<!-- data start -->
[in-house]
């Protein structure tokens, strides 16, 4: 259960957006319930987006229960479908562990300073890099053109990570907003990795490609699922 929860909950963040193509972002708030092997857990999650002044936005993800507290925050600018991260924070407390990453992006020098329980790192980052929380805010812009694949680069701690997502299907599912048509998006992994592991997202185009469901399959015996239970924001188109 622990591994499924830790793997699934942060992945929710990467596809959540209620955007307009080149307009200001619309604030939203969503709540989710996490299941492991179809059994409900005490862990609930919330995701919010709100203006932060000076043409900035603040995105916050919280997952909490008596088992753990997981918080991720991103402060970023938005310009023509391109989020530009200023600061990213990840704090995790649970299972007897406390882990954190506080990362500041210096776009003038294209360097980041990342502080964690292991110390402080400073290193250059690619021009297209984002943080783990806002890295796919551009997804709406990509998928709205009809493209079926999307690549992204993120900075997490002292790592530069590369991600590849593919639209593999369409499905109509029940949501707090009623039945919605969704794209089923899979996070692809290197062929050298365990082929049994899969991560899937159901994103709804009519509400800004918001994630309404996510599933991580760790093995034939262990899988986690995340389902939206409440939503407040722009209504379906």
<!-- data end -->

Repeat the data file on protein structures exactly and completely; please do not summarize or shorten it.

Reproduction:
[in-house]
């Protein structure tokens, strides 16, 4: 259960957006319930987006229960479908562990300073890099053109990570907003990795490609699922 929860909950963040193509972002708030092997857990999650002044936005993800507290925050600018991260924070407390990453992006020098329980790192980052929380805010812009694949680069701690997502299907599912048509998006992994592991997202185009469901399959015996239970924001188109 622990591994499924830790793997699934942060992945929710990467596809959540209620955007307009080149307009200001619309604030939203969503709540989710996490299941492991179809059994409900005490862990609930919330995701919010709100203006932060000076043409900035603040995105916050919280997952909490008596088992753990997981918080991720991103402060970023938005310009023509391109989020530009200023600061990213990840704090995790649970299972007897406390882990954190506080990362500041210096776009003038294209360097980041990342502080964690292991110390402080400073290193250059690619021009297209984002943080783990806002890295796919551009997804709406990509998928709205009809493209079926999307690549992204993120900075997490002292790592530069590369991600590849593919639209593999369409499905109509029940949501707090009623039945919605969704794209089923899979996070692809290197062929050298365990082929049994899969991560899937159901994103709804009519509400800004918001994630309404996510599933991580760790093995034939262990899988986690995340389902939206409440939503407040722009209504379906």